And the phone rang, but however I got to back a little bit. We were just getting ready to go out to have something to eat at dinner time, so we had poured ourselves a libation and the phone rang. And Andy, who was my co-pilot, he answered the phone. He said, “Oh, we can’t do that.” And hung up the phone. I said, “Hey, Andy, what can’t we do?” He said, “They want us to take an airplane up to Gander.”

And I was kind of bored with New York and all this, so I said, “Let’s go to Gander.” So he picks up the phone, and says we’ll take the trip. So we -- for the record, we poured the libation down the sink. Well, I don’t know if -- but it evaporated one way or another. But anyway, we put on our uniforms and we went out to the -- they called it Idlewild then. It wasn't John F. Kennedy (Airport).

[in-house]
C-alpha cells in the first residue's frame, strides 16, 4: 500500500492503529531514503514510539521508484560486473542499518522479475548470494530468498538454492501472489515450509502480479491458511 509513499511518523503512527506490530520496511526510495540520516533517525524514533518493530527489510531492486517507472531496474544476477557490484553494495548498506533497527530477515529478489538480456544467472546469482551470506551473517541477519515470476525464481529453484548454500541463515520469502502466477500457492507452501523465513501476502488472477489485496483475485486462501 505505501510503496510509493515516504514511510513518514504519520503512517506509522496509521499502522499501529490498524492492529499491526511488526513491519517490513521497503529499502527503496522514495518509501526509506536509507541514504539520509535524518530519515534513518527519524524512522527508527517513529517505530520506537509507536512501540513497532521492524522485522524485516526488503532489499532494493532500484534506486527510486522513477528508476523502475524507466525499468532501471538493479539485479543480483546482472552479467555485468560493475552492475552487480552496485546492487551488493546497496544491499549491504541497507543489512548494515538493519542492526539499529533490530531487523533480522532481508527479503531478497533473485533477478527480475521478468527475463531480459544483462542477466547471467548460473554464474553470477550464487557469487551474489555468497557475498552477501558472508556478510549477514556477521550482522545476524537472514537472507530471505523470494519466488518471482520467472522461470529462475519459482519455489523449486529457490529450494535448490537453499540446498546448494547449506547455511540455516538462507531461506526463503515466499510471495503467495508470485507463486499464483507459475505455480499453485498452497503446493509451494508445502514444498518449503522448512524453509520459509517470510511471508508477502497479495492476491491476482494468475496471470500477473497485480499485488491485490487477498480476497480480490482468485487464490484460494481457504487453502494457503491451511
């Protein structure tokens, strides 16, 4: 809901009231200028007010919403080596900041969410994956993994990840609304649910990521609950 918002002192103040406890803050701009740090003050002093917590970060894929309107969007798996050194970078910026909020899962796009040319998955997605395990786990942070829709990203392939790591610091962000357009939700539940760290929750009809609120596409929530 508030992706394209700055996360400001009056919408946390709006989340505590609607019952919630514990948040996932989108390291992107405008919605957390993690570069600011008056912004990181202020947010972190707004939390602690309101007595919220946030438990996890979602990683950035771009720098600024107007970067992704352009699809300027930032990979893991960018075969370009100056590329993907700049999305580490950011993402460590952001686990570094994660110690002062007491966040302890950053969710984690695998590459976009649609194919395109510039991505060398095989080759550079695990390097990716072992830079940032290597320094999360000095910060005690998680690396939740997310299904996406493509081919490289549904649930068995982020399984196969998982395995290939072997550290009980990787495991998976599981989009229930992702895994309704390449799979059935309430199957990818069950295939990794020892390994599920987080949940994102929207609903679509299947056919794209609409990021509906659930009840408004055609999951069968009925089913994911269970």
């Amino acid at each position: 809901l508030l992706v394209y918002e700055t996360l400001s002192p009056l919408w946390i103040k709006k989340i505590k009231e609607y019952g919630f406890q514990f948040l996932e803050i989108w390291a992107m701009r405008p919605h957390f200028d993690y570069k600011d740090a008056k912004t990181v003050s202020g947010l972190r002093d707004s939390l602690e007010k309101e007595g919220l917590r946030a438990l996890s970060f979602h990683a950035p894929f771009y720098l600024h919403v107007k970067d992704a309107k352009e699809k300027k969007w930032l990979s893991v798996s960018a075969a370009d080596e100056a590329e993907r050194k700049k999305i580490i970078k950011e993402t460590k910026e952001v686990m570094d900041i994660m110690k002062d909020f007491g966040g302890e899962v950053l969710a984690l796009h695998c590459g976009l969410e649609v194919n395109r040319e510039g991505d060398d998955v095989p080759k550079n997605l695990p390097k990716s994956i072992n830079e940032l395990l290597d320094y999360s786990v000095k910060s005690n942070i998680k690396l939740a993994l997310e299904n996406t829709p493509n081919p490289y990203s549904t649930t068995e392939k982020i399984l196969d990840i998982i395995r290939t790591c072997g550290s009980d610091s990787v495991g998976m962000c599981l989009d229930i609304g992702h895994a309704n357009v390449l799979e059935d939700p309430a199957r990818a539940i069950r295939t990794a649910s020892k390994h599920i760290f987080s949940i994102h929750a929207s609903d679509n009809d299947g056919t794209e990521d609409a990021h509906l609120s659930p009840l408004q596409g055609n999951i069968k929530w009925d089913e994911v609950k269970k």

And “Well, what’s the dope?” You know, we asked these people. Well, there wasn’t too much information. It's an incident that happened up at the -- So, we took this empty airplane up to Gander and landed. Well, we found out what happened then, but we expected to go back to New York. Well, the captain of this thing, was this vice presidents who set up this whole operation. So they got in the airplane and took off, and left Andy and me up there with that damaged airplane.

So finally a Boeing engineer got up there somehow, real quick. So I didn’t have anything to, so I went out with him and we went through the whole airplane. It was bent here and there, but it looked pretty good. So we decided, yeah, this airplane's still flyable.

And so kind of forgot about them, because this is a New York operation, I’m just a guest back there. Well, about 3 o’clock in the morning the phone rang in my room, the hotel room, and it was some big high-powered guy in New York and he asked me, “Will you fly that airplane to Seattle?” Well, I blurted out, “Yeah, I’ll take it back there, provided that I have full control of the whole thing. I don’t want anybody telling me how to do it.”